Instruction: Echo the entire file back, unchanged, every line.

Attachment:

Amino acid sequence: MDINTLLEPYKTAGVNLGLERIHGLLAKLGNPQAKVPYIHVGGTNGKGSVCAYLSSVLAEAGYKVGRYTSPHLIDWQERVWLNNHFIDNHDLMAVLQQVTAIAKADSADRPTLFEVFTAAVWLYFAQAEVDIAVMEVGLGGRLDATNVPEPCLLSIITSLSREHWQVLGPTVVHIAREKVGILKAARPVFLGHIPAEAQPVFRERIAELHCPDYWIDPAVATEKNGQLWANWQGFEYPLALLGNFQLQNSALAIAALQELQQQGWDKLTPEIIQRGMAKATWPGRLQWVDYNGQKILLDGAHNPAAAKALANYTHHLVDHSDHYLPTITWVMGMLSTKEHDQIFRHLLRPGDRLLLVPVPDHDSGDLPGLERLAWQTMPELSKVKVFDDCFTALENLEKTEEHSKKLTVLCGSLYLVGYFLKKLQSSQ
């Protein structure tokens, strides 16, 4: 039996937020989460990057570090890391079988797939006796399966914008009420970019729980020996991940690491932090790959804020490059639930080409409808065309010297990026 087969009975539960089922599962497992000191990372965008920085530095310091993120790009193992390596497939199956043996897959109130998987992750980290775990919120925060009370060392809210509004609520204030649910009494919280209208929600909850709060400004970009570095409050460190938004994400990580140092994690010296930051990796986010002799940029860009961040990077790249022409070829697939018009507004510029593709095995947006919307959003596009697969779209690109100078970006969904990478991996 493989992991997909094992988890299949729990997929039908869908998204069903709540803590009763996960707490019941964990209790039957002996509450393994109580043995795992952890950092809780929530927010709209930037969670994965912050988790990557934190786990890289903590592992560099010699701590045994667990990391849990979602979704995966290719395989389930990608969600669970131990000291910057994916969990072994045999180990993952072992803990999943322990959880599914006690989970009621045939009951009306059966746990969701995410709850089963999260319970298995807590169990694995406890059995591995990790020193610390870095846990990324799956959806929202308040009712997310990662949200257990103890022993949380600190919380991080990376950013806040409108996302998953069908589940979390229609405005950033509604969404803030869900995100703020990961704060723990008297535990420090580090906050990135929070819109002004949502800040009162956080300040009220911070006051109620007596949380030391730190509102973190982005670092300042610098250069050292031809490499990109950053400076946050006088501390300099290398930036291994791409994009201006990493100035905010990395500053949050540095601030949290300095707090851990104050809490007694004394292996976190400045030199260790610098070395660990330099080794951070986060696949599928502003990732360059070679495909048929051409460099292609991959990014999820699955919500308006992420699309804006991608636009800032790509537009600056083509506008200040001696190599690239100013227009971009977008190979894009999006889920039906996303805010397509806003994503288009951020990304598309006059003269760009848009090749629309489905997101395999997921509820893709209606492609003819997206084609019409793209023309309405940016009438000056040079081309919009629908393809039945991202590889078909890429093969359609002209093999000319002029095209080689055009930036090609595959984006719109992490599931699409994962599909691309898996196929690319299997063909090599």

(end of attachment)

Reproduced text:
Amino acid sequence: MDINTLLEPYKTAGVNLGLERIHGLLAKLGNPQAKVPYIHVGGTNGKGSVCAYLSSVLAEAGYKVGRYTSPHLIDWQERVWLNNHFIDNHDLMAVLQQVTAIAKADSADRPTLFEVFTAAVWLYFAQAEVDIAVMEVGLGGRLDATNVPEPCLLSIITSLSREHWQVLGPTVVHIAREKVGILKAARPVFLGHIPAEAQPVFRERIAELHCPDYWIDPAVATEKNGQLWANWQGFEYPLALLGNFQLQNSALAIAALQELQQQGWDKLTPEIIQRGMAKATWPGRLQWVDYNGQKILLDGAHNPAAAKALANYTHHLVDHSDHYLPTITWVMGMLSTKEHDQIFRHLLRPGDRLLLVPVPDHDSGDLPGLERLAWQTMPELSKVKVFDDCFTALENLEKTEEHSKKLTVLCGSLYLVGYFLKKLQSSQ
């Protein structure tokens, strides 16, 4: 039996937020989460990057570090890391079988797939006796399966914008009420970019729980020996991940690491932090790959804020490059639930080409409808065309010297990026 087969009975539960089922599962497992000191990372965008920085530095310091993120790009193992390596497939199956043996897959109130998987992750980290775990919120925060009370060392809210509004609520204030649910009494919280209208929600909850709060400004970009570095409050460190938004994400990580140092994690010296930051990796986010002799940029860009961040990077790249022409070829697939018009507004510029593709095995947006919307959003596009697969779209690109100078970006969904990478991996 493989992991997909094992988890299949729990997929039908869908998204069903709540803590009763996960707490019941964990209790039957002996509450393994109580043995795992952890950092809780929530927010709209930037969670994965912050988790990557934190786990890289903590592992560099010699701590045994667990990391849990979602979704995966290719395989389930990608969600669970131990000291910057994916969990072994045999180990993952072992803990999943322990959880599914006690989970009621045939009951009306059966746990969701995410709850089963999260319970298995807590169990694995406890059995591995990790020193610390870095846990990324799956959806929202308040009712997310990662949200257990103890022993949380600190919380991080990376950013806040409108996302998953069908589940979390229609405005950033509604969404803030869900995100703020990961704060723990008297535990420090580090906050990135929070819109002004949502800040009162956080300040009220911070006051109620007596949380030391730190509102973190982005670092300042610098250069050292031809490499990109950053400076946050006088501390300099290398930036291994791409994009201006990493100035905010990395500053949050540095601030949290300095707090851990104050809490007694004394292996976190400045030199260790610098070395660990330099080794951070986060696949599928502003990732360059070679495909048929051409460099292609991959990014999820699955919500308006992420699309804006991608636009800032790509537009600056083509506008200040001696190599690239100013227009971009977008190979894009999006889920039906996303805010397509806003994503288009951020990304598309006059003269760009848009090749629309489905997101395999997921509820893709209606492609003819997206084609019409793209023309309405940016009438000056040079081309919009629908393809039945991202590889078909890429093969359609002209093999000319002029095209080689055009930036090609595959984006719109992490599931699409994962599909691309898996196929690319299997063909090599």